The problem, of course, is that when you lie about something, eventually you’ll lie about anything. Lying about culture training leads to lying about tactical training leads to lying about intelligence, leads to lying about whether we’re losing or winning a war….and then lying about whether we’ve left people behind.

Think Milley’s obfuscation about his walk to the chapel with Trump amidst the Washington DC BLM riots. Or the cherry flag officer Curtis Buzzard who, in pursuit of his second star presided over the shameful recent West Point cheating scandal which codified the institutionalization of the lack of integrity.

There’s a reason that integrity has always been a paramount virtue among those that practice the profession of arms. There are hard truths that must be told at times, and knowing someone will lie about anything alerts us to the painful truth that they might lie about everything.

And so here we are. They’ve lied to each other, to their troops, to politicians and the public. Yet they are sanctimoniously butt-hurt to be called on it (not to mention fiercely loyal within the community.2)

The cognitive dissonance is too much for these warriors to manage.

As a predictable result a large number of talented and ethical people leave the service after a few years. There are lots of reasons that NCOs and officers don’t reenlist, or resign respectively. Some only intended to get some adventure or obtain educational benefits. But many others become quickly disillusioned with the corrosive culture.

But that’s only half the problem. How have we come to tolerate it?

“AWOL; The Unexcused Absence of America’s Upper Classes from Military Service-and How it Hurts Our Country“

The elite has enabled it. The rest of us has accepted it.

They’ve enabled it by foisting the responsibility of military (indeed most true public service) on a second class. Certainly, there are amazing educational credentials among military leaders like MG Donahue. But they’re normally not from the ruling financial and political class.

This is a sharp contrast to earlier times as Roth-Douquet and Schaeffer outline in AWOL. In fact, it’s largely a product of the Vietnam era.

Prior to that most business and political leaders had served in the military (contrast that to now, when NONE of the President, Vice President, National Security Advisor, House Speaker, Senate Majority Leader, and most F500 CEOs have served.)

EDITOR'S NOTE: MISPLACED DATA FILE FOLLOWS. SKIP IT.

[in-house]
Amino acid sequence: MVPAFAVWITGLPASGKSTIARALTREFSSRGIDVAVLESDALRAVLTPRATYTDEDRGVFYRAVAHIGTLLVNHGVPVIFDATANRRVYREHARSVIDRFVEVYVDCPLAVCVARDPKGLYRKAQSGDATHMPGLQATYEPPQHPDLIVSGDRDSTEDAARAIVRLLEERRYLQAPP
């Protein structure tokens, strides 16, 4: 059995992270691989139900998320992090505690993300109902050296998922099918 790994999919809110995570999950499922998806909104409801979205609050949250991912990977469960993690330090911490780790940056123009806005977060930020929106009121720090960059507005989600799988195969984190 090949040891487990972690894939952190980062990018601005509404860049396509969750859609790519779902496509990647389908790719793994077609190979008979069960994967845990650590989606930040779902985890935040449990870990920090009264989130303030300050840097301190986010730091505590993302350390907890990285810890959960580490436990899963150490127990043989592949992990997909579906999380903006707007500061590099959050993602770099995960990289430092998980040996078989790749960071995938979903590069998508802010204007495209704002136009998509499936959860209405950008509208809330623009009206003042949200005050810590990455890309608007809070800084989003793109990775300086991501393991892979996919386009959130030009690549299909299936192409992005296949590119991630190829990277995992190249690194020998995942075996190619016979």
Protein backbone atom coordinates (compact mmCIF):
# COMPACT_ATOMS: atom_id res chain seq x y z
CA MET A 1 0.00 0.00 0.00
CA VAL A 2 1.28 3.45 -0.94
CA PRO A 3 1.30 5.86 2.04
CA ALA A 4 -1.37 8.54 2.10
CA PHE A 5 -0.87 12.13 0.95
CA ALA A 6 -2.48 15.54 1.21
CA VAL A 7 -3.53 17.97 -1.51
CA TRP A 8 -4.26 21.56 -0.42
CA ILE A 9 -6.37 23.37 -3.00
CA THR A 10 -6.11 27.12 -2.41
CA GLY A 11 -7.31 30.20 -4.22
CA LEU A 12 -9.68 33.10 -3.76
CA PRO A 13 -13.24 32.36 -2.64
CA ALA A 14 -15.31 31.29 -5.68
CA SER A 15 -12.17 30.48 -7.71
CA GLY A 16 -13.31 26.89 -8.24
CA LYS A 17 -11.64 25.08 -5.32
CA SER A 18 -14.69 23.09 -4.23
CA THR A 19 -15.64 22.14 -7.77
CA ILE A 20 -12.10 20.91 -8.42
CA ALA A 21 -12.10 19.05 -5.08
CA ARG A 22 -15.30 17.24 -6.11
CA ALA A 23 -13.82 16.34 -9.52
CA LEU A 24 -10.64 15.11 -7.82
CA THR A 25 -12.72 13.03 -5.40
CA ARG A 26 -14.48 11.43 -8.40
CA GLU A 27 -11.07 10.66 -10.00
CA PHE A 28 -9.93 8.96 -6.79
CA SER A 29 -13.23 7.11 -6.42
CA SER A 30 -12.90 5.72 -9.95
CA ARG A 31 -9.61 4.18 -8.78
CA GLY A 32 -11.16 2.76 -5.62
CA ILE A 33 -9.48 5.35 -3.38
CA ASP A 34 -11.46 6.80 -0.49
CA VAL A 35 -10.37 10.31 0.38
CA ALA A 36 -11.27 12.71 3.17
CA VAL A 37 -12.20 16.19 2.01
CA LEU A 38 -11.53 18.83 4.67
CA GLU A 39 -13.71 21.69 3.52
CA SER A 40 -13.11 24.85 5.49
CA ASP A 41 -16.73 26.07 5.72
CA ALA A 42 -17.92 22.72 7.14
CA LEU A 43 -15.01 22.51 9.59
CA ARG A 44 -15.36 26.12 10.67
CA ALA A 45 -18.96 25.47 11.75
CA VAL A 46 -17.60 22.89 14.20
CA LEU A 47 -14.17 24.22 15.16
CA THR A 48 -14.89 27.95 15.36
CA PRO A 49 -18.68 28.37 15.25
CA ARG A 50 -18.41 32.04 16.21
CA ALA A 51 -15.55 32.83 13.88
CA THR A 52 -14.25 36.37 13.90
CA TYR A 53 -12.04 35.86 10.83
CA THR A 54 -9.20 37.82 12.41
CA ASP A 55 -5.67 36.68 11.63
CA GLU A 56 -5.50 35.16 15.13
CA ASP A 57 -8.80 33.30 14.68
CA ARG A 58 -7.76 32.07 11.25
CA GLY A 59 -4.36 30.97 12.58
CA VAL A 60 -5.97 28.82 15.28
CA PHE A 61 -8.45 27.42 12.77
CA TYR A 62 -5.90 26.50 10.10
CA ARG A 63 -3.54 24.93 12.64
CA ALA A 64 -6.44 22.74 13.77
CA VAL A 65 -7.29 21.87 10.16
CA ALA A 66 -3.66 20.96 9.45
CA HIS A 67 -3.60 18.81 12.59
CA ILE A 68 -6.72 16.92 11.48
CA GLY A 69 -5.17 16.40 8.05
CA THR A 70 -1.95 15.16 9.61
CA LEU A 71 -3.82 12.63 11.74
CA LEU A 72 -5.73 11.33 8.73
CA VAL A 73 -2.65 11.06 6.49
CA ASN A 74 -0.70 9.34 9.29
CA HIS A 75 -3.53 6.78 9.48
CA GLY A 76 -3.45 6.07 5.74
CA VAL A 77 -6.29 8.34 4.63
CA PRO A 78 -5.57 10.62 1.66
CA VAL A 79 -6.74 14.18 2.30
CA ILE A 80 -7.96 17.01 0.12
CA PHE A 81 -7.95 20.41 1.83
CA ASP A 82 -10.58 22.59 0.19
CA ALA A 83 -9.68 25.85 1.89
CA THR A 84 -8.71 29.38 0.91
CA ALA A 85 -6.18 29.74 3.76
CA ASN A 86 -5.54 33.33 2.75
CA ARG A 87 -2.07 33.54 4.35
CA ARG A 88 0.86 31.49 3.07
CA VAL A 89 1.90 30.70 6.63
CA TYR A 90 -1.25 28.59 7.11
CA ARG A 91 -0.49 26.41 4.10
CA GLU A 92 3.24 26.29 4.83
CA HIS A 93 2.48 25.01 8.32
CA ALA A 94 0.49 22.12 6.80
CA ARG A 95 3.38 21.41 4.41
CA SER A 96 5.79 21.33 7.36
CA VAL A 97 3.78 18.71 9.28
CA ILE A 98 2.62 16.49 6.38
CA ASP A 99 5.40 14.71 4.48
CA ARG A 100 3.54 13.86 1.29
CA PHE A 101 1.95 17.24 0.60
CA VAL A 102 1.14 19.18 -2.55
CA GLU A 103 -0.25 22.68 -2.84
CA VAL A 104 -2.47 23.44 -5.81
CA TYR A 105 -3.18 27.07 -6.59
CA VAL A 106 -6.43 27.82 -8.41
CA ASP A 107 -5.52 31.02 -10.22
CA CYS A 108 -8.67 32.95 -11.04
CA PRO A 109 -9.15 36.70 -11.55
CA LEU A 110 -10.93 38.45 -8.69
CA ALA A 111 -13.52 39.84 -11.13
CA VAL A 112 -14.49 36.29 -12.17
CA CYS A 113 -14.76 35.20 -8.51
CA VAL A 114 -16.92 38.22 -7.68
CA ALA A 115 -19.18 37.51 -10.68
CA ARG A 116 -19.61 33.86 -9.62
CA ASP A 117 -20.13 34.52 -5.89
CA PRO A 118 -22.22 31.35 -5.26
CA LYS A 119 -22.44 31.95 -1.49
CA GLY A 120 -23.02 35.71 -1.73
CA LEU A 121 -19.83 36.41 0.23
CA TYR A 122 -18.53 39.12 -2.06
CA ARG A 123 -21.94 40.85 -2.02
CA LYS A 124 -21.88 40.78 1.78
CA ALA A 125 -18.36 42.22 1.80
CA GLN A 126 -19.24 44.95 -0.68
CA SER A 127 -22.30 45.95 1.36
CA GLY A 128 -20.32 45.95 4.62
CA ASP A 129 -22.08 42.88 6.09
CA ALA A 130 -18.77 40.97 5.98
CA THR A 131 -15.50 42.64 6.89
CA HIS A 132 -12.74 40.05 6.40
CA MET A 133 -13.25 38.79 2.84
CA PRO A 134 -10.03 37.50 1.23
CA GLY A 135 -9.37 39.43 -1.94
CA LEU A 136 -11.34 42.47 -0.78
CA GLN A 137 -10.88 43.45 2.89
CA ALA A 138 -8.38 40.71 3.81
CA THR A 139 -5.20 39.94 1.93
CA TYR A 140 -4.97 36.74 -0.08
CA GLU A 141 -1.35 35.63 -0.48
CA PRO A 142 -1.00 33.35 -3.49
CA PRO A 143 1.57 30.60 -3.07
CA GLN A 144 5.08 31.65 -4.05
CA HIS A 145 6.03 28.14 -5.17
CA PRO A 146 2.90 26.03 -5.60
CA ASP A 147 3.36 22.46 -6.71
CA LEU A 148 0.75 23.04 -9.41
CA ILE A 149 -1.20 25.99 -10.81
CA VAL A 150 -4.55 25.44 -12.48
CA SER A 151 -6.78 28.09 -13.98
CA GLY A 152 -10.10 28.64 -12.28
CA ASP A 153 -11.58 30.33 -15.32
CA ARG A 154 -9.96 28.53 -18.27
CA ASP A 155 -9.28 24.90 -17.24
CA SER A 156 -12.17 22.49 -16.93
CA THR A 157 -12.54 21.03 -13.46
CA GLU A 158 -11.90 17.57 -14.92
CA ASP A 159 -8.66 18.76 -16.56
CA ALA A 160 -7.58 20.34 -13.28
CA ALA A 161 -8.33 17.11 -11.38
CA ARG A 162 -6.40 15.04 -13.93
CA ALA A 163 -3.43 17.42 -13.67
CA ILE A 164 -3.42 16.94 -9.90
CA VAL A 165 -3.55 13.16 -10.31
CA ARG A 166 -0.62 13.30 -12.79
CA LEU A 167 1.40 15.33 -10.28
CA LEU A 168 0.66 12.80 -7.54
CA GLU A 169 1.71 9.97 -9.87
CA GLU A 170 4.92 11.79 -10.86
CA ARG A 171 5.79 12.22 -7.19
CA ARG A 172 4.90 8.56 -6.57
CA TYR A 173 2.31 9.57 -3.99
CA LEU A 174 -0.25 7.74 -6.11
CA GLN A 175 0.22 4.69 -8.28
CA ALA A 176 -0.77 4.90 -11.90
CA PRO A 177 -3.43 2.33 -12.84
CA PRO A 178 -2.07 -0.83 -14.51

In fact, in most cases, their children served even as they made the decisions regarding policy and strategy which would directly affect their offspring.

Today that’s a romantic memory. The result is a public, and especially “leadership” that is fundamentally disconnected from the consequences of decisions.

The disconnection not only allows grave policy decisions to be made in an inappropriately cavalier way, but it also has allowed this corrosive culture to develop in the military without public awareness or outcry. For many, the first truly alarming and concrete manifestation was Milley’s absurd white rage temper tantrum.

But oh my, how we’ve begun to peel back the layers of the rotten leadership onion in the intervening six weeks since his June 23rd embarrassment.

We’ve come to recognize that our admiration and adulation for the military senior leadership has been misplaced. They are rogue.

UNFIT to Lead

In short, we have many military leaders with bearing and gravitas, superior intelligence, extraordinary physical courage and capability, and valuable combat experience which they are eager to advertise with actual and virtual “I love me walls” while maintaining a carefully cultivated veneer of faux humility. Yet many profoundly lack the ethical rectitude and integrity that are fundamentally critical to the moral authority we expect of our flag officers and senior leaders.

While they may engender loyalty (as we see in the passionate response of MG Donahoe’s fellow 1stSFODD soldier CPT Zeller) anyone that has perpetuated this culture of lying (by demanding it of their subordinates and reporting zero defects to their superiors) is ethically corrupt.

They are unfit to lead.

This will take generations to change, and the current generation won’t go silently. After all they’ve marinated in their perceived ethical probity so long that they’re unlikely to see their failures. They’ll feel unfairly impugned and fight back - because they’re fighters.

Culture change is hard.

And the current senior leadership who are products of this culture and therefore unable to see the water in which they swim, will not be able to lead the required change.